Rambles around computer science

Diverting trains of thought, wasting precious time

Tue, 01 Jul 2014

Drop-in debugging

If you're debugging a problem that occurs in some process deep in a process tree, getting a debugger onto that process can be hard. I recently wrote a script called gdbrun that can help with this. The idea is that for any command cmd args, you can do gdbrun cmd args and it will run the program under a debugger, while externally behaving just like the original program. The exception is if the program doesn't terminate properly: in that case the debugger sticks around for you to interact with. (If you need a more complex condition than “doesn't terminate properly”, you can code that into the script too.)

This isn't ideal—say, if you only want to debug only one invocation of that binary among many. But it works in many cases. (I'm also working on a solution for the harder case, but one thing at a time.) The script is deceptively simple. Sadly it needs GNU bash, but for any non-GNU people it should be easy enough to port.

#!/bin/bash

exec 7<&0
exec 8>&1
exec 9>&2

quote () {
    sed "s/\([\`\\\\\\\"\\\$]\)/\\\\\\1/g"
}

exe="$1"
shift
argstring=""
ctr=0
while true; do
    if [[ -n "$1" ]]; then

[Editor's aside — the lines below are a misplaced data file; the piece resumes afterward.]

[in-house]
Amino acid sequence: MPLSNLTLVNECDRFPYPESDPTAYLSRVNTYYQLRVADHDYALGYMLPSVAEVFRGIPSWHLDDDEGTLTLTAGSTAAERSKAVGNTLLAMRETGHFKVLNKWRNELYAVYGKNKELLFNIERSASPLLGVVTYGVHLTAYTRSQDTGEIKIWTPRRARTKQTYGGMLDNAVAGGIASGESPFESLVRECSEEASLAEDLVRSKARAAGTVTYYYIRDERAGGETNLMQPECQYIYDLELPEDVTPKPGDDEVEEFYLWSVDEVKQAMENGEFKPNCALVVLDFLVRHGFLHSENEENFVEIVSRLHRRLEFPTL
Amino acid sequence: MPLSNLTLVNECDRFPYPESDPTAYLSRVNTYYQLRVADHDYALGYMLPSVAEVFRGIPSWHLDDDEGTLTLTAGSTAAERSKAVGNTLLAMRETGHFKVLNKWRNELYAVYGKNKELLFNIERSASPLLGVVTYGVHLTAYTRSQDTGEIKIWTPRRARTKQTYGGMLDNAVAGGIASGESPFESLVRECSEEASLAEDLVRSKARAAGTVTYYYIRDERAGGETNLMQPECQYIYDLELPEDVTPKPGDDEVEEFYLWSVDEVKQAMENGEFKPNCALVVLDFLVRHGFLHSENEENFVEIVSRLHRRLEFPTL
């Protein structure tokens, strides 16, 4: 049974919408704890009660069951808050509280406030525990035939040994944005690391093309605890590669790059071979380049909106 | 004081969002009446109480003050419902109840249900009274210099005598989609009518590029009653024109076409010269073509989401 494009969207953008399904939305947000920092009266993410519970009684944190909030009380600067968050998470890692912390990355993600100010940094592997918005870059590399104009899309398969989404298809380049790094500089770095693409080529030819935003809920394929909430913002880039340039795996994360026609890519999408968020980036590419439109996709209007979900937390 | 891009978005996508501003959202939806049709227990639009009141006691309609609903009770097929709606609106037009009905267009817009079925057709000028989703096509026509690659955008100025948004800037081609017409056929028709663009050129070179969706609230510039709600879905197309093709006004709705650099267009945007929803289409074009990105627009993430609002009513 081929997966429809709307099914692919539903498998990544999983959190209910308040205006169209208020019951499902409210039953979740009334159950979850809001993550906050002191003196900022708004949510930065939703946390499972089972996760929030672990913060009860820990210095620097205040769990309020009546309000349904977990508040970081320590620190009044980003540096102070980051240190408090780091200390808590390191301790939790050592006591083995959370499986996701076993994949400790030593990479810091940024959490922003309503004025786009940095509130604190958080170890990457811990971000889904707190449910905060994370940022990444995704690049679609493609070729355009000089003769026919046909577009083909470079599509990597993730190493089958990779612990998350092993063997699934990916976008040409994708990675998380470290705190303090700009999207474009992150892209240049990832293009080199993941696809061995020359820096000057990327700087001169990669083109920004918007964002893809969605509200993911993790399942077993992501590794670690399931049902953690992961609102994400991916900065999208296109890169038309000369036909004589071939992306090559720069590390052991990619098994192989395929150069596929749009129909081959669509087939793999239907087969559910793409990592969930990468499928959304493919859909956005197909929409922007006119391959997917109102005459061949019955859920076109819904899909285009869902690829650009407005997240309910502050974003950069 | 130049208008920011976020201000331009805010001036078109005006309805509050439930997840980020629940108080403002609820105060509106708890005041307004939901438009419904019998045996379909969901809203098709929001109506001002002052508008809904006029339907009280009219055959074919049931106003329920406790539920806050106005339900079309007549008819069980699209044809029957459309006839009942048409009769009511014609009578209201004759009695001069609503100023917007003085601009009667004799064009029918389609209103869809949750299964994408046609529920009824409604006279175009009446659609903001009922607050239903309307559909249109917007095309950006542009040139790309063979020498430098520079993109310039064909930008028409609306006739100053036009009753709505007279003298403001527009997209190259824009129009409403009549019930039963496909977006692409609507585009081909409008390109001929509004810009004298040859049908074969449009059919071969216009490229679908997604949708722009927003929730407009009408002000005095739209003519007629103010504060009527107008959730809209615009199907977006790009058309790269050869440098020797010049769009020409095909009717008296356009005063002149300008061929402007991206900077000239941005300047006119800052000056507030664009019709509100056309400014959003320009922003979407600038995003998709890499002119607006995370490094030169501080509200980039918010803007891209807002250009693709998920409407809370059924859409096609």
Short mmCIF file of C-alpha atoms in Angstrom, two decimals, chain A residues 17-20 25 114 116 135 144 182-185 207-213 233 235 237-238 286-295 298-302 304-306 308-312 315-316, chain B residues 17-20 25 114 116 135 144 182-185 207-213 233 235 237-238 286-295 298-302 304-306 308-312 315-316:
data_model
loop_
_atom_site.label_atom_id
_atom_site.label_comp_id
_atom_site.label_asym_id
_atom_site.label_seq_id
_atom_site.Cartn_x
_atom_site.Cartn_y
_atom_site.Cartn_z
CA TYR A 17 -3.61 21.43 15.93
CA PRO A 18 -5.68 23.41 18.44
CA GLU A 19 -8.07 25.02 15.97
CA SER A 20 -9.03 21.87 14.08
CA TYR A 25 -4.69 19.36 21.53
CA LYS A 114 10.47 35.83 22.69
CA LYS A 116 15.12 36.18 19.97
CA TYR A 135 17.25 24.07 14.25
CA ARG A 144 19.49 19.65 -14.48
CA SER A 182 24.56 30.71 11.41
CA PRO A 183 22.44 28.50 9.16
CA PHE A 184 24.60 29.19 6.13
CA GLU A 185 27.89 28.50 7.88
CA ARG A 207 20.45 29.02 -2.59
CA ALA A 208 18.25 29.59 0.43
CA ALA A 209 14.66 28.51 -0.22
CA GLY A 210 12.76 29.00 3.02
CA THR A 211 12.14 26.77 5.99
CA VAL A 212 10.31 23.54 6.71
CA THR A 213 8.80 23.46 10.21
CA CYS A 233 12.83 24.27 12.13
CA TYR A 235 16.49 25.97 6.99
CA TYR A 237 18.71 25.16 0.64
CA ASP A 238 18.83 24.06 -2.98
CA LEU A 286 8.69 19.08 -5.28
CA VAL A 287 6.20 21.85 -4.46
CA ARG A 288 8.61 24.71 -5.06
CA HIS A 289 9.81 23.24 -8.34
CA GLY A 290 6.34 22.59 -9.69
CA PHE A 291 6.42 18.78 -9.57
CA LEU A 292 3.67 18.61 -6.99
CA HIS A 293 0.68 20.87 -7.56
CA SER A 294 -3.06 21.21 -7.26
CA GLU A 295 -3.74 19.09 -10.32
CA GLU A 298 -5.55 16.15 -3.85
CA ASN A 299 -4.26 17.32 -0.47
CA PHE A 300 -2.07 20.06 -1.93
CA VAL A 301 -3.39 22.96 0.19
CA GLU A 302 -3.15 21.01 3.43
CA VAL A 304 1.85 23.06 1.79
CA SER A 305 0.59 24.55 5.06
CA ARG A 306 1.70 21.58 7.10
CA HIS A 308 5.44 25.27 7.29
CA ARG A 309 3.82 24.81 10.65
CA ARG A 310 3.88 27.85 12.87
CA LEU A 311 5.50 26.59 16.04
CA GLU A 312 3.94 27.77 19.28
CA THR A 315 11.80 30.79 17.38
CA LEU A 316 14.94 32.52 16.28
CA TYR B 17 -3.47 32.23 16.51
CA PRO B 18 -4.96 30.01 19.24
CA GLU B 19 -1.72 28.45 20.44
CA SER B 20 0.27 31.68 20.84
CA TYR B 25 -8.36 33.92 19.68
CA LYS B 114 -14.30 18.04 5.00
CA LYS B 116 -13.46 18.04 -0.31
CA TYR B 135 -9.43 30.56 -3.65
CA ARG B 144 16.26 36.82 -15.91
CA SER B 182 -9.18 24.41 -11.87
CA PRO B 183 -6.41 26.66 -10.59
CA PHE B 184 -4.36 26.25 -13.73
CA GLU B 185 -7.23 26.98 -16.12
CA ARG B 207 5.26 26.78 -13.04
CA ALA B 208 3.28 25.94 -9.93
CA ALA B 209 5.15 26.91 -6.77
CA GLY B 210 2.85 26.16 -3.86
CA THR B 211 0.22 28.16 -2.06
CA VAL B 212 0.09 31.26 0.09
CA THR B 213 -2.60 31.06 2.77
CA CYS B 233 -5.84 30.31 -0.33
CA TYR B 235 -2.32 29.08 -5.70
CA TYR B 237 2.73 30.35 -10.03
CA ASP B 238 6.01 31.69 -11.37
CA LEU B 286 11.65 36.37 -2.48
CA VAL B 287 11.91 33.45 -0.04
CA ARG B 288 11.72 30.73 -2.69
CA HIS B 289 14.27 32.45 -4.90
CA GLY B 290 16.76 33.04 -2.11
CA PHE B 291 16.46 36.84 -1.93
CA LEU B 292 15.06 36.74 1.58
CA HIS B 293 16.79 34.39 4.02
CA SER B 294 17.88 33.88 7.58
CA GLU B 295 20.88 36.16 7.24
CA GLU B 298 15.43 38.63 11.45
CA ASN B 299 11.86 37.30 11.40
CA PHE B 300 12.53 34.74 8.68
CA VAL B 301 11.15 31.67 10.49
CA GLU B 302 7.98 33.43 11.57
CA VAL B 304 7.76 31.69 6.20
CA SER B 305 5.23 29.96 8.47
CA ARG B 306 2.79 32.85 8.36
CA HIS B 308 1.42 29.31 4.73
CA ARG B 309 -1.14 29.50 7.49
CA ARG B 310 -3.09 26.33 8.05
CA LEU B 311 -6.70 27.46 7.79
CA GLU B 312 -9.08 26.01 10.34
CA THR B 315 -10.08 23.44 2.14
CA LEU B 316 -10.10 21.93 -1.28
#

# don't use 'echo' to generate input for quote, otherwise "-e" will be disappear'd
        argstring="${argstring:+${argstring} }\"$( cat <<<"$1" | quote )\""
    fi
    ctr=$(( $ctr + 1 ))
    shift || break
done

exit_status_file=$(mktemp)

# can add -hold here to help debugging
xterm -e gdb \
    --eval-command "file $exe" \
    --eval-command "run $argstring </dev/fd/7 >/dev/fd/8 2>/dev/fd/9" \
    --eval-command "set logging file ${exit_status_file}" \
    --eval-command "set logging on" \
    --eval-command "print \$_exitcode" \
    --eval-command "quit \$_exitcode" </dev/null

inferior_status=$(cat ${exit_status_file} | sed 's/.* = //' )
exit ${inferior_status:-0}

What was hard? Firstly, it took some head-bashing to realise that sharing a terminal between the debugger and inferior wasn't going to work. That's why the script uses xterm—popping up terminal windows for an instant is a minor annoyance, but tolerable. I can't say for certain that a shared-terminal solution isn't possible, but the usual trick of stty -tostop wasn't enough to stop child processes hanging from contention for the terminal, so I gave up.

The second hard thing, and the hardest, was realising that I could thread duplicated file descriptors right down to the inferior, and open them with /dev/fd/7 and friends. This was non-obvious to poor old me. I first tried a solution with named pipes and cat processes forwarding data from/to the gdbrun script's streams to the inferior's streams. After much gnashing of teeth, this turned out to be unworkable. The reason is that pipes are asynchronous channels, meaning they're buffered. A consequence is that even if the inferior doesn't read from its input, some input data will be buffered in the pipe when it gets opened (actually it's opened by the shell that launches the inferior, using gdb's run <infile syntax), and then discarded when the inferior dies. So if you have a command like echo blah |(gdbrun true; cat) your blah will get gobbled into oblivion. The moral of the tale is that introducing cats and pipes is a recipe for mischief.

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